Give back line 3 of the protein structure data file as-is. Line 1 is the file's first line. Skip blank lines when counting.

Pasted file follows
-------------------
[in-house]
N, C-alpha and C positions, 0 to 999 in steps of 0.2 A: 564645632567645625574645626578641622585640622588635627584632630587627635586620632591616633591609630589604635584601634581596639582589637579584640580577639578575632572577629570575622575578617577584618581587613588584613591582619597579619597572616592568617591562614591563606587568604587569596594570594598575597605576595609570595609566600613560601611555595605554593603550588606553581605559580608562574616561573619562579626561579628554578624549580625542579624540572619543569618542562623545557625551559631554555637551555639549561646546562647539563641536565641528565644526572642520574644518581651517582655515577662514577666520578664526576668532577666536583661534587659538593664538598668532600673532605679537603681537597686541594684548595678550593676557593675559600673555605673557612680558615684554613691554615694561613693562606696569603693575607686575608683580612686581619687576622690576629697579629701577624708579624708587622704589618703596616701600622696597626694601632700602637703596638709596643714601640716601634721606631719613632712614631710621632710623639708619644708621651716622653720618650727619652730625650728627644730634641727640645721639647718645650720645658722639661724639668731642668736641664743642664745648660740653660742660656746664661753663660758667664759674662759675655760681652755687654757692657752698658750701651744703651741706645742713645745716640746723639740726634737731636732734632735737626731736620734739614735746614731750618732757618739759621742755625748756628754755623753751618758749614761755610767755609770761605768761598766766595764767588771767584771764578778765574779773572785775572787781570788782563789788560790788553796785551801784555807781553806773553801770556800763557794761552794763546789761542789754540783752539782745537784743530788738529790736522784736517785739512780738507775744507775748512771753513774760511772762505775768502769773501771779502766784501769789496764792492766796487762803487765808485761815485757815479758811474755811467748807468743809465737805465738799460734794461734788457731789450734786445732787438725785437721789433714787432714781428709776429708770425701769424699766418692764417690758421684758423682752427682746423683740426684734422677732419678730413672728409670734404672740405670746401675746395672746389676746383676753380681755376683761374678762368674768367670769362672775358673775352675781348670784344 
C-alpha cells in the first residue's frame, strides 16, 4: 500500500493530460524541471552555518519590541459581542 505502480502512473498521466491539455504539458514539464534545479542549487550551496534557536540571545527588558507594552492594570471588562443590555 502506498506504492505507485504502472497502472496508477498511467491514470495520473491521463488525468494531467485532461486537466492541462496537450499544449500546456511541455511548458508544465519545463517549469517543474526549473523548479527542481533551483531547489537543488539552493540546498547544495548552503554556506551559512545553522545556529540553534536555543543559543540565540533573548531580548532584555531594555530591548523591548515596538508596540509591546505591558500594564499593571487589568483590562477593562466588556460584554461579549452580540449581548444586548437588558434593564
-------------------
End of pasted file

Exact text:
C-alpha cells in the first residue's frame, strides 16, 4: 500500500493530460524541471552555518519590541459581542 505502480502512473498521466491539455504539458514539464534545479542549487550551496534557536540571545527588558507594552492594570471588562443590555 502506498506504492505507485504502472497502472496508477498511467491514470495520473491521463488525468494531467485532461486537466492541462496537450499544449500546456511541455511548458508544465519545463517549469517543474526549473523548479527542481533551483531547489537543488539552493540546498547544495548552503554556506551559512545553522545556529540553534536555543543559543540565540533573548531580548532584555531594555530591548523591548515596538508596540509591546505591558500594564499593571487589568483590562477593562466588556460584554461579549452580540449581548444586548437588558434593564